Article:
Weighing heavily on companies are Covid-19 lockdowns and growing geopolitical tensions between the two countries
Douglas Barry

Most of the 265 members of the Washington-based US-China Business Council’s advocacy group are taking a “wait-and-see attitude” toward any near-term China investment decisions, council vice-president Douglas Barry said, while a few plan to cut back.

“Weighing heavily on companies are Covid-19 lockdowns and growing geopolitical tensions between the two countries,” he said. “A third factor may be slowing domestic economic growth.”

Foreign investment that took off in the 1990s gave China its modern-day reputation as a world factory powerhouse, driving the economy from automotive-intensive Chongqing to assemblers of consumer electronics in Guangdong province and the Shanghai area.

Foreign investors pumped US$173.48 billion into China last year, up by 20.2 per cent from a year earlier, according to commerce ministry data released last week.

Investment put to use in the first seven months of 2022 also rose by 17.3 per cent to US$123.92 billion.

Vice-Premier Hu was probably sending a “reminder” to foreign firms, said Song Seng Wun, a Singapore-based economist in the private banking unit of Malaysian bank CIMB.

“You never take investment for granted,” Song said. “It’s to fly the flag to multinational companies that China is still a growing market despite the challenges.”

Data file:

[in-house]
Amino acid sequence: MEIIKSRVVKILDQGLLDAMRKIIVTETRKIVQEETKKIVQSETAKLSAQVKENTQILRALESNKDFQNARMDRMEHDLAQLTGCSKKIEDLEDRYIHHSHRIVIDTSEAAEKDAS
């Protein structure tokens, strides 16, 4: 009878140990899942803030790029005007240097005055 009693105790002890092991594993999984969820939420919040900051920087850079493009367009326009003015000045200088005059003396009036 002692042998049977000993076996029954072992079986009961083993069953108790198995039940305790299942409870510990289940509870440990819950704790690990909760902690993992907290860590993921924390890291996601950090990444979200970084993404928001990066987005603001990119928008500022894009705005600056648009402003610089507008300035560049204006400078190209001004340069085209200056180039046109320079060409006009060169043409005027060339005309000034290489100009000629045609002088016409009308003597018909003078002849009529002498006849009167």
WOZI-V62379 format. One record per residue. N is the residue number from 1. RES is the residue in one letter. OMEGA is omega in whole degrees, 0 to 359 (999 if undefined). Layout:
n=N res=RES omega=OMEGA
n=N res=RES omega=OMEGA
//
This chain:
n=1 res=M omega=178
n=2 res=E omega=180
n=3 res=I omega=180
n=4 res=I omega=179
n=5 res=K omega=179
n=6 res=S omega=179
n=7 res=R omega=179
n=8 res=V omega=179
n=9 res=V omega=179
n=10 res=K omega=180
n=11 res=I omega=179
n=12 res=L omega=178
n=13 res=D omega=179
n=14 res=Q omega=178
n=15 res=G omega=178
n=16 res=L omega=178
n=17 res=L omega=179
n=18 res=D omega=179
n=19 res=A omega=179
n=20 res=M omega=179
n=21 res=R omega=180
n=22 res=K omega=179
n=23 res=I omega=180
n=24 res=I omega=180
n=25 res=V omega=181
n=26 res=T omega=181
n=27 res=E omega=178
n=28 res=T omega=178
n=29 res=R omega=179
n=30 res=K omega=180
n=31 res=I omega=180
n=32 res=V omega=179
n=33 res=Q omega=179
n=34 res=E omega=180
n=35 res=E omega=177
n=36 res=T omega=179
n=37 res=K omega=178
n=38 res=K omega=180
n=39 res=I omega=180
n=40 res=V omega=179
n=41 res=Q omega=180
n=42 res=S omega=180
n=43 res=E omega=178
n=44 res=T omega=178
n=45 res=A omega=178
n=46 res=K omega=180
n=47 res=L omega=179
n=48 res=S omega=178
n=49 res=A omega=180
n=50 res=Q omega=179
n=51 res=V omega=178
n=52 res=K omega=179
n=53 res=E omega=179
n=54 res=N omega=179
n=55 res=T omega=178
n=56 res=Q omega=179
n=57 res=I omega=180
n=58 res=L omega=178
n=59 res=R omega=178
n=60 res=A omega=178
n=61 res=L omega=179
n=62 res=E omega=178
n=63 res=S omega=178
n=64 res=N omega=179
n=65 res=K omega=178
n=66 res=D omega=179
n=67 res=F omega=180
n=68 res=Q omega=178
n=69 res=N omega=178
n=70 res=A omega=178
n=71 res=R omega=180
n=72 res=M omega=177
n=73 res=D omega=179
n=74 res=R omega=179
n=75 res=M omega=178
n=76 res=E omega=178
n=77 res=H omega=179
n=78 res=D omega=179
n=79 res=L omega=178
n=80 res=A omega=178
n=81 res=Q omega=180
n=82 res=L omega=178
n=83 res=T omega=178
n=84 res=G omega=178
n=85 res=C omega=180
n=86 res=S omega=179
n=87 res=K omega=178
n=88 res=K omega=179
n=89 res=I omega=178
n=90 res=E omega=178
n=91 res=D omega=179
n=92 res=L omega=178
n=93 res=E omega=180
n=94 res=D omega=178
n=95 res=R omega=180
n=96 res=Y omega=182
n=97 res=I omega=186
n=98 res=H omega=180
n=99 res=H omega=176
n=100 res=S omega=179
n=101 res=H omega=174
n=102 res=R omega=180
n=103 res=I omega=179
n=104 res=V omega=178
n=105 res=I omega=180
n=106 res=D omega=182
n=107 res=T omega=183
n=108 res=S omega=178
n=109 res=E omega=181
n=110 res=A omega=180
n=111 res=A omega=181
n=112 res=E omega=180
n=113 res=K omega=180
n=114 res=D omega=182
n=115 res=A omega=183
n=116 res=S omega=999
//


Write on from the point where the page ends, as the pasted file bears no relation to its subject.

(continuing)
For many younger Taiwanese firms, a historic source of investment in the mainland, China has become “prohibitive” over the past 25 years, said Jamie Lin, founder of the Taipei-based accelerator AppWorks that offers support services and funding opportunities for start-ups.

“Local competitors are too strong and they have their own rules,” Lin said.

Stress tests show that if the power of policy cannot turn the tide, the Chinese economy may be on the verge of a quasi-recession in the second half of this year and next year
Robin Xing Ziqiang

The accelerator has helped 1,400 young expansion-minded companies, few of which are eyeing China, Lin said.

“Stress tests show that if the power of policy cannot turn the tide, the Chinese economy may be on the verge of a quasi-recession in the second half of this year and next year,” Xing added.

But foreign investment remains attractive in China because manufacturers can mass produce “greater volumes and with higher consistency” than smaller, younger export manufacturing countries in Asia, said Stuart Orr, the School of Business head at the Melbourne Institute of Technology.

The Chinese supply chain makes up an “important component” of mass production, he said.

The vice-premier’s pitch may also reflect desires to keep benefiting from the technology that foreign investment brings, Orr said.

Technology can be as niche as extracting protein from milk to make medications, he added.

Investments in technology stood out in the first seven months of this year, the commerce ministry said last week, after rising by 33 per cent year on year in yuan terms. Investments into technology services also increased by 31.8 per cent.

Provincial governments have long been drumming up foreign investment even if Beijing does not talk about it as much, Gibbs added.

He said provinces want capital inflows into “high-value” projects to create jobs and tax revenue.

Investment in yuan terms from South Korea jumped by 44.5 per cent over the first seven months of the year, while flows from the US rose by 36.3 per cent and the contribution from Japan went up by 26.9 per cent.